Monday, February 8, 2010

In honor of the Saints' Super Bowl victory

A little muffaletta, sort of.

Rather than consume a day's worth of calories in the form of cured meats and heavy bread, I decided to make a lighter substitute with the same NOLA spirit.

Daly's Almost Muffaletta (for two)

4 slices of hearty bread
4 slices of provolone cheese
4 tablespoons olive tapenade
1/4 pound shaved turkey breast
handful of arugula
tablespoon of olive oil (to grease the pan)

Layer as such: bread, cheese, olives, meat, arugula, cheese, bread.

Listen to me now and hear me later, keep the wet parts away from the bread. If you don't, your sandwich shalt be soggy.

Heat the oil until almost smoking, then plop those dudes in, browning both sides. Reduce the heat and cook until the middle is warm and the cheese is melted.


Eat at Elote

I work very literally just around the corner from this delightful little restaurant, so it seems only natural that I would end up there a lot. I mean, more often than not, convenience trumps quality (evidenced by my frequent flyer account at Papa John's).

But Elote isn't just convenient, it's absolutely delicious, satisfying, surprisingly healthy food. Dubbed "fresh mex" by its owner Libby, this food focuses on organic, locally grown ingredients and light, but still satisfying cuisine.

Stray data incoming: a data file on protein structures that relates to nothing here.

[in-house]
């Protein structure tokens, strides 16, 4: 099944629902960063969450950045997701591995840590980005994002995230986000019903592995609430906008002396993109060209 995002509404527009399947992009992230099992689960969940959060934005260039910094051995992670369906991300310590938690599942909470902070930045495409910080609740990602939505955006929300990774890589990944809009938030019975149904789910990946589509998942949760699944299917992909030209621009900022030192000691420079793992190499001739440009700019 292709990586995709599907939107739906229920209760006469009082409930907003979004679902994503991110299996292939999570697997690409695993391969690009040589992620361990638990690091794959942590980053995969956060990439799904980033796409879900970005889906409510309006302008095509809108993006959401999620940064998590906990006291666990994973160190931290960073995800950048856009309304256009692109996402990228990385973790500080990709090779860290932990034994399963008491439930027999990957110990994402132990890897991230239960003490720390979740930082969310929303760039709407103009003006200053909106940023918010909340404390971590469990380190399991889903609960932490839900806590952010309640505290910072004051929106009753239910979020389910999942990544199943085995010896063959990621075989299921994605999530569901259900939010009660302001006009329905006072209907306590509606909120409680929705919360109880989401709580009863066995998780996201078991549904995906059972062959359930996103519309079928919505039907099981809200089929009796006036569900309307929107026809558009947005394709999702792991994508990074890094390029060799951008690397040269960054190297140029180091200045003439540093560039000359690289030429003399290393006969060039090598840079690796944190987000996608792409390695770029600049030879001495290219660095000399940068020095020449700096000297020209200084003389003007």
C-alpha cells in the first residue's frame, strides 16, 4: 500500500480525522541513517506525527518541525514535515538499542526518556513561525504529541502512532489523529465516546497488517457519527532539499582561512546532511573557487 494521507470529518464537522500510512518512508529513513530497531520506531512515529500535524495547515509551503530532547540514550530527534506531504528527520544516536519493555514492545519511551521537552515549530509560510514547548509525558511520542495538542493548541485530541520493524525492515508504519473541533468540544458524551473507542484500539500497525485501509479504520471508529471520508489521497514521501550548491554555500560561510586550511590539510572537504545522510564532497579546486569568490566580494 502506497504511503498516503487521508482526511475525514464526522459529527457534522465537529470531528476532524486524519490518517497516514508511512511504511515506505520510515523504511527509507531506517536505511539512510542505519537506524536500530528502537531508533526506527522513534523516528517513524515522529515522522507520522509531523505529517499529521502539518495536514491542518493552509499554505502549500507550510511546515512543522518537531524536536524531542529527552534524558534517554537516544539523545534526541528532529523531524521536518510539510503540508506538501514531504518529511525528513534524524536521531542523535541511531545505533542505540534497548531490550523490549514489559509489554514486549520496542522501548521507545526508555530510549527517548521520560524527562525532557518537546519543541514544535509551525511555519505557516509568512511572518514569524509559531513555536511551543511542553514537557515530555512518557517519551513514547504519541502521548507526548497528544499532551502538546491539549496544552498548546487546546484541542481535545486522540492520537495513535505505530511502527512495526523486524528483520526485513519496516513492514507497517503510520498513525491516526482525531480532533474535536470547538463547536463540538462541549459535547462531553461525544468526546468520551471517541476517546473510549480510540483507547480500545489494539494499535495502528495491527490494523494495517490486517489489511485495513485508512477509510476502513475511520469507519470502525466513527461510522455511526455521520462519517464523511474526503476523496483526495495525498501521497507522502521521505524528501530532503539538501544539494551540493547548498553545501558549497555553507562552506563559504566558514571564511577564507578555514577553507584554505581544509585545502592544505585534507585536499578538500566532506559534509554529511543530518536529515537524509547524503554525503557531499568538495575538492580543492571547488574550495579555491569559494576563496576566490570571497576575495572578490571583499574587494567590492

I often get the veggie burrito, stuffed with spinach, sweet potatoes and all sorts of goodies. As you can tell by the photo below, I can't get it down fast enough.

Some catching up to do

So I have been a little lazy about posting, but I'm new to the blogosphere, so cut me some slack. (luckily, the bachelor is on tonight, so I have some time to catch up)

Something else I was lazy about was getting to the grocery store, which left us in a strange — though not entirely unheard of in this household — predicament of having hunger pangs but no groceries to speak of.

So this is what it came down to, the emergency staples we keep laying around — frozen chicken, a large can of crushed tomatoes, a jar of minced garlic, a few cans of black beans, a quart of chicken stock and a premixed tortilla soup seasoning packet that we got from the vendor at the fair grounds flea market.

The icing on the cake? We actually had some shredded cheddar cheese and corn tortillas.

Thrown together, sure, but absolutely delicious.

Thursday, February 4, 2010

The sandwich that brought my afternoon to a grinding halt

Yeah, the title was a pun, want to fight about it? If you did, you would probably win, because at the moment I am barely able to muster the energy to type.

My insides are filled to the brim with a Lou's Deli (5th and Main, downtown) grinder — ham, turkey, salami and roast beef topped with provolone cheese, lettuce, tomato, onions and creamy italian dressing, all slathered across a monstrous roll of white bread. It is probably around two pounds of food, topped with chips and a drink. Clearly not much to look at, but inarguably the best-tasting sandwich downtown.

I always buy the large, sure that I will wrap up half of it to take home. The next thing I know, I'm sitting at my desk in my current state: greasy and slightly nauseated. All I can say is "worth it."